skewed potentiometer

I am trying to affect the frequency of an LED with a potentiometer and then serial print the frequency in Hertz.

However, the results seemed to be skewed greatly. In the following code the printed frequency range from 5 to 100, but the number changes only from 5 to around 9.5 for the first half of turning the potentiometer, and then near the other end of the potentiometer the number changes by thirty fro a minuscule turn of the potentiometer.

Can anyone give me a solution to make the potentiometer have a constant effect (the number changes at a consistent per turn of the potentiometer) on the printed frequency?

here is my code

int dial=A0;
int readval;
float vol;
int LEDpin=13;
float freq;

void setup() {
  // put your setup code here, to run once:
Serial.begin(9600);
pinMode(LEDpin, 13);
}

void loop() {
  // put your main code here, to run repeatedly:
readval=analogRead(dial);
vol=(5./1023.)*readval;
freq=19*vol + 5;

Serial.println(1000 * (1 / (2 * freq)));

digitalWrite(LEDpin, HIGH);
delay(freq);
digitalWrite(LEDpin, LOW);
delay(freq);
}

You may have a taper pot instead of a linear pot.

Does the value of readval change as you would expect ?

Are you using a linear pot or a logarithmic pot ?

I found the solution. I needed to make the printed number linear instead.

so I used this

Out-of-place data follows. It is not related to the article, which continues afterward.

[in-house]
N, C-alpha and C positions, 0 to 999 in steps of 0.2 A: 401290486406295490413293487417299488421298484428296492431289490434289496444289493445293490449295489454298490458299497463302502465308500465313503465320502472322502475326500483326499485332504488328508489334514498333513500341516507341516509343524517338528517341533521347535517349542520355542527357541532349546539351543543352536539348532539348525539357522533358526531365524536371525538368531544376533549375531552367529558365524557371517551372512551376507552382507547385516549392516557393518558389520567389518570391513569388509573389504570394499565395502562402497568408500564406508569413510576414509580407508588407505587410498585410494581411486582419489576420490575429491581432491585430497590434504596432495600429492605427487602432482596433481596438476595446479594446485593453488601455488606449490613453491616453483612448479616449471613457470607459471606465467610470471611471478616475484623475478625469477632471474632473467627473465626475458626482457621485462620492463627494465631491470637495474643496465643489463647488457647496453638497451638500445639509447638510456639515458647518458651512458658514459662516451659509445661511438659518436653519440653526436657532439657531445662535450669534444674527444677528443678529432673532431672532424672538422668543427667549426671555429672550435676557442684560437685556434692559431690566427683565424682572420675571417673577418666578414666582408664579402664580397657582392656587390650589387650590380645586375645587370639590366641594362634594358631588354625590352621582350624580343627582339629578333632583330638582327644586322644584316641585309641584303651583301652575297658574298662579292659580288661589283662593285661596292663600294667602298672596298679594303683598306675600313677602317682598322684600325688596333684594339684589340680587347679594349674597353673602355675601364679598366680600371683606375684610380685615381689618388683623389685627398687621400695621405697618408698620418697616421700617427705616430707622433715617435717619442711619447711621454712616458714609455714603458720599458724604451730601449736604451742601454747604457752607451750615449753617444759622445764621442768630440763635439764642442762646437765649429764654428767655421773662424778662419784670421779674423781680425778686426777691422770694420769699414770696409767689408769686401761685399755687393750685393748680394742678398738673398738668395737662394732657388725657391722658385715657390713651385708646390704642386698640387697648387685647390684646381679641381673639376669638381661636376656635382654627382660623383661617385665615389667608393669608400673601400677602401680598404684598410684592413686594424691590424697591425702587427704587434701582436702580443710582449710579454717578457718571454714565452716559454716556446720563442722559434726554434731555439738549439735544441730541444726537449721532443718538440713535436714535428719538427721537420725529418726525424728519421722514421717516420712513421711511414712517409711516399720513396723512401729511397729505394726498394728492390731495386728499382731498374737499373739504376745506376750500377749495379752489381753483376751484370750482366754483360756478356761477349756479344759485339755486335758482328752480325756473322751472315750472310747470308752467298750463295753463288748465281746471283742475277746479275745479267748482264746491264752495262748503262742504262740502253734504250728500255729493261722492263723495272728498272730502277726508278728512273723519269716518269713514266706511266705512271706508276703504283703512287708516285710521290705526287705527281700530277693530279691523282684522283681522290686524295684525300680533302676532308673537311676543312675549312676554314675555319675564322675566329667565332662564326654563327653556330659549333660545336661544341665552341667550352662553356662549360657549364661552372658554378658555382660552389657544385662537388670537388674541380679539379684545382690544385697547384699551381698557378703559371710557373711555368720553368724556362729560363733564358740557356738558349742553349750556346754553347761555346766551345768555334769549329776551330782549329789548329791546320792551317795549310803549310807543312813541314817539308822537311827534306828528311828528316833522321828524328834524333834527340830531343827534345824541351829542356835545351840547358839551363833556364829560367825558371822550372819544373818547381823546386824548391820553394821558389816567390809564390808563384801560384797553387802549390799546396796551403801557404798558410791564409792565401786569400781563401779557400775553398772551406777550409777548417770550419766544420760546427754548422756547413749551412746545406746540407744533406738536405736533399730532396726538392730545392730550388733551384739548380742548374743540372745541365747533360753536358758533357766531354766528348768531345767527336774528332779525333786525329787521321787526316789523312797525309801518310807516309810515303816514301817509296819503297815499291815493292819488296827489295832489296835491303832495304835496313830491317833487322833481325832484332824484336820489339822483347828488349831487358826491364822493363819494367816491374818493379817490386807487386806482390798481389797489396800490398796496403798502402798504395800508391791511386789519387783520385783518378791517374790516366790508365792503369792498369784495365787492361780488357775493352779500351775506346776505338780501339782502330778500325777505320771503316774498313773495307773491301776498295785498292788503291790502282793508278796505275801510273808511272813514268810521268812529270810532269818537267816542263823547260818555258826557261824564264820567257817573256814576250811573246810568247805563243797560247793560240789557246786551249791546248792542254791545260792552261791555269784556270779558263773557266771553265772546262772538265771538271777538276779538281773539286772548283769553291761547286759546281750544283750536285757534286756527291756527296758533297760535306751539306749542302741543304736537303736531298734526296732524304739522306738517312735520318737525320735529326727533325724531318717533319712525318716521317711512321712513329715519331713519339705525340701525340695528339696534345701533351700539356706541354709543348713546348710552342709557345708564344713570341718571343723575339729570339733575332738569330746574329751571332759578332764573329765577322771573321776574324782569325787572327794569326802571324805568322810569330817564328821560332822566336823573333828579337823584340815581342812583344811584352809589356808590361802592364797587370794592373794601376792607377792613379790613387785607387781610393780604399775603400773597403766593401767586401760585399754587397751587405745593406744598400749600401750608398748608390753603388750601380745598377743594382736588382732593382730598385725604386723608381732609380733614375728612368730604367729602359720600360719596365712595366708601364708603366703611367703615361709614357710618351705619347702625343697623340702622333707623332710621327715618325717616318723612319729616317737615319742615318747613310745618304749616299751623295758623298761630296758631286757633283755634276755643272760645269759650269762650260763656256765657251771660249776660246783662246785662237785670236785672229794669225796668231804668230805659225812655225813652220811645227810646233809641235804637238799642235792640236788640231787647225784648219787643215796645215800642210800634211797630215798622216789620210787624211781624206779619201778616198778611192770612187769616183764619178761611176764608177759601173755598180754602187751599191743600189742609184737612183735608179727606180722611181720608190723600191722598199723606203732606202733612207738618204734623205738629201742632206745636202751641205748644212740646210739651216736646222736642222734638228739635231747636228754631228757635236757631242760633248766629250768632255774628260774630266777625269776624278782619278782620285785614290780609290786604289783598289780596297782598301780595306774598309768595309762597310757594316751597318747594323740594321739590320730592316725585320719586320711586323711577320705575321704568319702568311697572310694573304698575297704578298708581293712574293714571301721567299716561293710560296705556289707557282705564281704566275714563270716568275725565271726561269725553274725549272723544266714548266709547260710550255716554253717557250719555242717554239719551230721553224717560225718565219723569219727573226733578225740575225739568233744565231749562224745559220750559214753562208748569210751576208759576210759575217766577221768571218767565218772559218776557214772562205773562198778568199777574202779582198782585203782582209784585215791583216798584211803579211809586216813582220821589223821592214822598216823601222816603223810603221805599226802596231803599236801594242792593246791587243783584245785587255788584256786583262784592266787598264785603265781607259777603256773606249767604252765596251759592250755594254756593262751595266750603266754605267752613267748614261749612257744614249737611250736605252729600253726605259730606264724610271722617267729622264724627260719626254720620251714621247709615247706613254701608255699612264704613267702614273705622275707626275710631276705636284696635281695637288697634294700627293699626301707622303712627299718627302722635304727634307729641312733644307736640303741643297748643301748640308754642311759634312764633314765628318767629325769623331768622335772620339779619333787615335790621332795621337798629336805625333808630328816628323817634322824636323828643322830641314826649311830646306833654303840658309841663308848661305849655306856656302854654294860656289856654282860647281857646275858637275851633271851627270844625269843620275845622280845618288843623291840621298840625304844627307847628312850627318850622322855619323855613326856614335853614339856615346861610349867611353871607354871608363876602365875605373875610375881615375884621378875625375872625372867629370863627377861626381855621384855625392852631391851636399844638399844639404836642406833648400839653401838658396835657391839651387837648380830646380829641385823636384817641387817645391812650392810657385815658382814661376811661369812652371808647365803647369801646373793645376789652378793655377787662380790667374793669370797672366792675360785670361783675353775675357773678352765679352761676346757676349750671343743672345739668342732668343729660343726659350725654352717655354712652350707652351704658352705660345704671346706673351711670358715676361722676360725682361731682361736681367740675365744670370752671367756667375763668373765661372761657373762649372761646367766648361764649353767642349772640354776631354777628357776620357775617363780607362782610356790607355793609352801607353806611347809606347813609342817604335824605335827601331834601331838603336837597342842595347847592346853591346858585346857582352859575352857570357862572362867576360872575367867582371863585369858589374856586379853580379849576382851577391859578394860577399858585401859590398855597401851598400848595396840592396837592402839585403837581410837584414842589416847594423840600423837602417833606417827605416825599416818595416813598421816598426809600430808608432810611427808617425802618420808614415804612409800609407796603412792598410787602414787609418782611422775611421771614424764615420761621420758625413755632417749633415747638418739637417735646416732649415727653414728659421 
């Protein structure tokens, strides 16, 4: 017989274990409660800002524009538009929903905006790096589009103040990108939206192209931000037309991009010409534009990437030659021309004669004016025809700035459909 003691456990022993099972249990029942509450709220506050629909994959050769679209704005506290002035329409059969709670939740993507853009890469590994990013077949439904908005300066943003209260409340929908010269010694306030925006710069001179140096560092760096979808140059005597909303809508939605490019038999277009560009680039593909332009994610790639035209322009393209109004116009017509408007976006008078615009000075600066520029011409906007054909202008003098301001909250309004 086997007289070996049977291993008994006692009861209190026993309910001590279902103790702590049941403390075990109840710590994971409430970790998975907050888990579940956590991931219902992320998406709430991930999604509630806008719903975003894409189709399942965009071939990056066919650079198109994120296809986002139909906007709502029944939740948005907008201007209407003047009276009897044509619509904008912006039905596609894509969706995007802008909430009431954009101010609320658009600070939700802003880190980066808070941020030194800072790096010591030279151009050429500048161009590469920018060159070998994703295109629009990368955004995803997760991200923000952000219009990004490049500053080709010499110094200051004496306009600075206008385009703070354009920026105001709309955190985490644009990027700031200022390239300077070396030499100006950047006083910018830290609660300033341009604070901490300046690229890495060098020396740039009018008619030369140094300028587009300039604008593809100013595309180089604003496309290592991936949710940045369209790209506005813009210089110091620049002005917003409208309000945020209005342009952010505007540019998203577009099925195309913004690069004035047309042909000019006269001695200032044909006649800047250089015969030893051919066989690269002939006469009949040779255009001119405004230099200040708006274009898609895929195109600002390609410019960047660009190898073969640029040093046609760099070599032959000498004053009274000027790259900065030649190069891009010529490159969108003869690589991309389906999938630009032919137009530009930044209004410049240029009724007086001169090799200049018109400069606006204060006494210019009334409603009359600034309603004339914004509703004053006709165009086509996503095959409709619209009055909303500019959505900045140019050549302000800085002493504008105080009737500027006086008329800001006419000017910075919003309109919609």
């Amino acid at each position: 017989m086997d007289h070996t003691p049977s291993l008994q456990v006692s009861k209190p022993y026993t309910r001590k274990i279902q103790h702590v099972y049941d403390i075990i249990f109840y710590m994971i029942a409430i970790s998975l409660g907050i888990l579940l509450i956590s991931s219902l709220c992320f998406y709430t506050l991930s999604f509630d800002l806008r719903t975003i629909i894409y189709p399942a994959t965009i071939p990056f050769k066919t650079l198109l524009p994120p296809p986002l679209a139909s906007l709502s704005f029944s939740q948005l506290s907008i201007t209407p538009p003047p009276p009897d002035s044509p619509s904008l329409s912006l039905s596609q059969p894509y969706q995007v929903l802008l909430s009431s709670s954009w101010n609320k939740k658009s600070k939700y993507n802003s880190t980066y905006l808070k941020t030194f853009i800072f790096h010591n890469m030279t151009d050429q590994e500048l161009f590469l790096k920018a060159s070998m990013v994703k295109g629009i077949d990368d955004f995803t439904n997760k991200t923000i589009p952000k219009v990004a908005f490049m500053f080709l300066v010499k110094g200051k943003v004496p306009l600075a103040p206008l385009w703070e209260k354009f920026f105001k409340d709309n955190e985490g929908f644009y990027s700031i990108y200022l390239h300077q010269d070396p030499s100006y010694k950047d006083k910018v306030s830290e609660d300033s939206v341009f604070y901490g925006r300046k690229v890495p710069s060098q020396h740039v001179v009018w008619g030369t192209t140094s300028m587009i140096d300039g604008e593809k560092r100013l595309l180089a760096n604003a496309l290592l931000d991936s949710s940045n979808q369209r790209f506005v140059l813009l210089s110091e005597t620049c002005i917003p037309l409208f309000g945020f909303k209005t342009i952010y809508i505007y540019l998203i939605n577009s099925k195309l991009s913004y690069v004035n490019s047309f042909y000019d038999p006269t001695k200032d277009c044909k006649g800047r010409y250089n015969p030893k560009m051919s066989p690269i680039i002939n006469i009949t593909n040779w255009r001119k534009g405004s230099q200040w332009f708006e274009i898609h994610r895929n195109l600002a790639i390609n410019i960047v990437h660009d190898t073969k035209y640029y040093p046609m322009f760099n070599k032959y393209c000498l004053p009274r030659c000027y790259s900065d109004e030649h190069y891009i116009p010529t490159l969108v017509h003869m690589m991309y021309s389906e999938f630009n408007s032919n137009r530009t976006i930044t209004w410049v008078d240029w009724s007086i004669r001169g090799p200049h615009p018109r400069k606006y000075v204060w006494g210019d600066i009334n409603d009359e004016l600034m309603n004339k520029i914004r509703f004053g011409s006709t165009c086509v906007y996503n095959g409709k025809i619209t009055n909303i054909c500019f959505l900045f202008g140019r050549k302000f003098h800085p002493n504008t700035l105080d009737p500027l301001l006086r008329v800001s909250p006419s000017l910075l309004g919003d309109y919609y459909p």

Serial.println(-1 * freq + 105);

Not a direct answer to the OP, but:

It can be useful to use an exponential function when using a pot like this. Let’s say when the analog read is 0, you’d like the frequencey to be once every 2 seconds, and when it is 1023, you’d like the frequency to be 50hz. In other words, the time between blinks should vary smoothly between 2000ms and 20ms.

#include <math.h>

const float interval_at_zero = 1000 / .5; // .5Hz
const float interval_at_1023 = 1000 / 50; // 50Hz

float ln_zero;
float ln_perincrement;

void setup() {
  // precalculate these values at startup
  // note that log() is a natural log. 
  ln_zero = log(interval_at_zero);
  // this will be negative, which is fine
  ln_perincrement = log(interval_at_1023/interval_at_zero)/1023;
}

// target timing interval, in ms

float getInterval() {
  int pot = analogRead(A0);

  return exp(ln_zero + pot*ln_perincrement);
}

Hi,

The 1/period is what is causing the "skew", the period is linear the frequency is NOT.
Try this edited code, untried but may help;

int dial = A0;
int readval;
float vol;
int LEDpin = 13;
float freq;


void setup()
{
  // put your setup code here, to run once:
  Serial.begin(115200);
  pinMode(LEDpin, 13);
}


void loop()
{
  // put your main code here, to run repeatedly:
  readval = analogRead(dial);
  vol = (5. / 1023.) * readval;
  freq = 19 * vol + 5;


  Serial.println(freq);


  digitalWrite(LEDpin, HIGH);
  delay(1000 / (2 * freq));
  digitalWrite(LEDpin, LOW);
  delay(1000 / (2 * freq));
}

Tom... :slight_smile: